Iconic Purple Hotel demolished to make way for retail space - Fox 2 News Headlines

Iconic Purple Hotel demolished to make way for new developments

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CHICAGO (FOX 32 News) -

The Old Purple Hotel was a favorite haunt for actors and mobsters. But the Lincolnwood establishment is now history, as it came crumbling to the ground on Tuesday.

The iconic hotel was demolished Tuesday morning, to make way for mixed use development at the busy corner of Touhy and Lincoln.

Regardless, The Purple Hotel leaves quite a legacy.

The Purple Hotel was the first Pritzker family Hyatt Hotel when it was built in the early 1960s and became an alternative to Chicago's downtown hotels.

"He asked, ‘What color bricks will we use?' I said beige," Purple Hotel architect John Macsai said. "He said I don't like beige. He pointed to the purple and said, ‘I like that.'"

The distinct color attracted attention from locals to celebrities like Barry Manilow, Perry Como and Roberta Flack.

But, the hotel had a dark history as well. In 1983, teamsters lawyer Allen Dorfman was gunned down in the Purple Hotel's parking lot-- one of Chicago's most notorious gang hits. It was a scene recreated in the movie "Casino."

And in 2008, political fixer Stuart Levine testified about wild drug parties at the hotel. Levine was a key witness in the case against former Governor Rod Blagojevich. The hotel has been vacant for several years. Its former splendor reduced to an eyesore.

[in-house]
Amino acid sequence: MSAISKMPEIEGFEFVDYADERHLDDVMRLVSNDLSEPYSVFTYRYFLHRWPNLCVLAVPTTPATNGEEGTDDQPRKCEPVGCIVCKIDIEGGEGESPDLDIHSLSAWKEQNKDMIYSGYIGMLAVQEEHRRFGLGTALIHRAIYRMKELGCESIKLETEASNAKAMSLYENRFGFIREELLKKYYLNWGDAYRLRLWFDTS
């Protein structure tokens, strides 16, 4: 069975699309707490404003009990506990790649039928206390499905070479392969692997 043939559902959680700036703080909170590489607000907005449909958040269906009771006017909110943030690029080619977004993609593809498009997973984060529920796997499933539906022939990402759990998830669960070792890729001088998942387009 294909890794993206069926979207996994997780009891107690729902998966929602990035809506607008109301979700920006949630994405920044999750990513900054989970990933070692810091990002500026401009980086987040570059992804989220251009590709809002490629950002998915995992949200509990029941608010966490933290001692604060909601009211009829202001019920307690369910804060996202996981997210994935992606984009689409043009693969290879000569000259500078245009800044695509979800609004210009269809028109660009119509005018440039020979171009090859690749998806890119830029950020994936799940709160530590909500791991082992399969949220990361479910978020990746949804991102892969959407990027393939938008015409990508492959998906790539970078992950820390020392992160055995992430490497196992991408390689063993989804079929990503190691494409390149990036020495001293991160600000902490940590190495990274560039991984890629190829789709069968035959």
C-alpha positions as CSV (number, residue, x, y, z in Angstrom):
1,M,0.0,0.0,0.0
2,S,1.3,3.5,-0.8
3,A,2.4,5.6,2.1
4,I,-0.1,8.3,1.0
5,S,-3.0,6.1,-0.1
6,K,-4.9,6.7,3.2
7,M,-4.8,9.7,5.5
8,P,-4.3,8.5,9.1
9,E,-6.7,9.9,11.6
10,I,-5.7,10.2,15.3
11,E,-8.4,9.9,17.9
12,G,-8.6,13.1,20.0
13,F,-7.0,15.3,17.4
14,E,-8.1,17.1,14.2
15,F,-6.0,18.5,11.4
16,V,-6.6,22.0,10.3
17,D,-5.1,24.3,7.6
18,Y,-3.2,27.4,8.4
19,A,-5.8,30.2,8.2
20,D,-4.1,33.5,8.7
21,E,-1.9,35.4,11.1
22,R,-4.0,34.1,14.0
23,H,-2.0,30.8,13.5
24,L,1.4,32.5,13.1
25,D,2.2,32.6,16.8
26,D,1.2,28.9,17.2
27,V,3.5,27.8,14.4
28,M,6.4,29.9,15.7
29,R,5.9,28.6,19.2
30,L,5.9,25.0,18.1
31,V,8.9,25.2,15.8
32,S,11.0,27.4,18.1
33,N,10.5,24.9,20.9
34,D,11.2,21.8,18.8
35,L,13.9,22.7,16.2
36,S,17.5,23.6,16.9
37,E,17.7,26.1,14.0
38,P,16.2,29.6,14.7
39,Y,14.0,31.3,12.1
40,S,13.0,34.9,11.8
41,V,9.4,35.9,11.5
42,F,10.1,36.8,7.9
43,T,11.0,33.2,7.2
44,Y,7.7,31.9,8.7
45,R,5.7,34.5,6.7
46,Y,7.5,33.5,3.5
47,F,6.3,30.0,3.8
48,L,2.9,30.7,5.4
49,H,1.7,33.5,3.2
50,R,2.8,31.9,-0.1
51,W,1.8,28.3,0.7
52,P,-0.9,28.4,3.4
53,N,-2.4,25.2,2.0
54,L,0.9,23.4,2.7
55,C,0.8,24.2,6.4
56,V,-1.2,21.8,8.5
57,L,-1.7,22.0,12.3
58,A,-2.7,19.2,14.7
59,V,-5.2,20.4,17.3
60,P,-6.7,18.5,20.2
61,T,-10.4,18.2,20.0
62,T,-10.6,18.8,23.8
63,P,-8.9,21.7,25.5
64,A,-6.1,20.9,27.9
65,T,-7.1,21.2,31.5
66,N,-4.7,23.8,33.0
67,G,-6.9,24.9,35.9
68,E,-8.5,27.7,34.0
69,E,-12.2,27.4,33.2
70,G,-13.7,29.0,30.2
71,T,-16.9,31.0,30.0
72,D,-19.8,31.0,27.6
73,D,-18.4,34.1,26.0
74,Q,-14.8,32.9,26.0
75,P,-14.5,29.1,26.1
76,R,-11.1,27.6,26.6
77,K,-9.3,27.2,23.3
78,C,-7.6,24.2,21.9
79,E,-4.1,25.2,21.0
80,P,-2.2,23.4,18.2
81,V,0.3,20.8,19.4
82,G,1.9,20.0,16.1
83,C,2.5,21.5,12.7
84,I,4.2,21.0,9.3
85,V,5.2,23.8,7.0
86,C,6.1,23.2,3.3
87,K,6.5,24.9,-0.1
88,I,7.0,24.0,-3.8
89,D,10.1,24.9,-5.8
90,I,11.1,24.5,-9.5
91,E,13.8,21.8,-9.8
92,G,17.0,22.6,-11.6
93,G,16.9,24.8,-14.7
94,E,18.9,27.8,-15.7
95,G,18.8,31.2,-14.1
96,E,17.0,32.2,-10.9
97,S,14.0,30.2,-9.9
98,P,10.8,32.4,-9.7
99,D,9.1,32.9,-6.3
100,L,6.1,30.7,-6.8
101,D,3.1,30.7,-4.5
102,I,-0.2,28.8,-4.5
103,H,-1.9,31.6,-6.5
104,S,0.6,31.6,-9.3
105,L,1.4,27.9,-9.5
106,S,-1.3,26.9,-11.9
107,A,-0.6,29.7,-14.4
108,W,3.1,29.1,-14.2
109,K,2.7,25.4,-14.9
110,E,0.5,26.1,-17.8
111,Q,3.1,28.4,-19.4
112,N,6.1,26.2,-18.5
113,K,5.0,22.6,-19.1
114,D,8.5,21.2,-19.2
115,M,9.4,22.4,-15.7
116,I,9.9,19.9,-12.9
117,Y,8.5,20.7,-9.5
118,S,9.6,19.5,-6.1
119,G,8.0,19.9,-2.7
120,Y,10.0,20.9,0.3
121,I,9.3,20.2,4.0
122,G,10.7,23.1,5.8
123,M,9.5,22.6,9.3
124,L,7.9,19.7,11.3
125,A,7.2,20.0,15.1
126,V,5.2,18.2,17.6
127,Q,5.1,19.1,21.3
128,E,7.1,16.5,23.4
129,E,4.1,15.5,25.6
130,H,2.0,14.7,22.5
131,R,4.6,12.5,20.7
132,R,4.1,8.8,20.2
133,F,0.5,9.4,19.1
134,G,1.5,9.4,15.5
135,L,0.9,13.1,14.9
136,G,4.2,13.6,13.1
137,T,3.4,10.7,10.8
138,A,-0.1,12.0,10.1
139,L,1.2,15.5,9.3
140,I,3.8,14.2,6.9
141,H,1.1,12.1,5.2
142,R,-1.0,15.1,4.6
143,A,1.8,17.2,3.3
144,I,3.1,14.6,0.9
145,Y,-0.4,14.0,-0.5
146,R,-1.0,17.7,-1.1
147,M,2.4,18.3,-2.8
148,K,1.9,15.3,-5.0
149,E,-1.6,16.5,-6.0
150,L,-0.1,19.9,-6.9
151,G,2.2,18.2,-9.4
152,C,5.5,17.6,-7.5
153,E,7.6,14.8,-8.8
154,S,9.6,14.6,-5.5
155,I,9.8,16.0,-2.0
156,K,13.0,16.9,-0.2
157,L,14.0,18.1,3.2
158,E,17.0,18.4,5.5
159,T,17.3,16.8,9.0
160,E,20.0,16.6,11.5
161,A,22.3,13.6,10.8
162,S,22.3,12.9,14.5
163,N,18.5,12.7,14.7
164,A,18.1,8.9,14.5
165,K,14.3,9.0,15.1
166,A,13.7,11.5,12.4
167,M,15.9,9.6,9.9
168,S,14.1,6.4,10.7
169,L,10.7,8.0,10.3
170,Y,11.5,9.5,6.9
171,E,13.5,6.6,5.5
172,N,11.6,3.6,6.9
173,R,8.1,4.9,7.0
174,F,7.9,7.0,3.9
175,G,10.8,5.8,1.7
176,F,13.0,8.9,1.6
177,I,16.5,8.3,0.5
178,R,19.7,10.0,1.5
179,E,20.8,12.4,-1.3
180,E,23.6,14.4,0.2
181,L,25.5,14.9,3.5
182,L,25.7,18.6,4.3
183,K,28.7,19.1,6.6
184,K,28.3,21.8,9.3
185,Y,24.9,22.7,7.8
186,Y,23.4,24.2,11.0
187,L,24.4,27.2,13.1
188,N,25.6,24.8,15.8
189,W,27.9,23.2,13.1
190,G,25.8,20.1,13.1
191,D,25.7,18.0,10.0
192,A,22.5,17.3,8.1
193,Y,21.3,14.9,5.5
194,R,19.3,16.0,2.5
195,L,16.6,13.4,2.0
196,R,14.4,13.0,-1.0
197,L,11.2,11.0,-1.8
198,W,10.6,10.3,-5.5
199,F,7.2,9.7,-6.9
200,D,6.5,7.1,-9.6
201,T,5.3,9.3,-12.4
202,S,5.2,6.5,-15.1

That notoriety stuck. Business declined over the years and so did the property, which closed in 2007.

Even though new restaurants, stores and a hotel will replace it, it's believed the Purple Hotel won't be forgotten.

Lincolnwood Mayor Gerald Turry was among hundreds who turned out Tuesday to offer a toast and say goodbye; many taking a final picture of the place that holds so many personal memories.

"Having a banquet or a wedding or a Bar Mitzvah or a communion or God knows what…It was the place to come to," Turry remembers.

"I worked here in 1981, got married here, started my career here," Hyatt employee Sal Galioto said. "It's important."

Purple bricks were given away to the sentimental, which helped raise money for the local library.Several thousand other bricks will be salvaged to build a fountain or a walkway at the new development.

The developer hopes to start construction on the space next summer.

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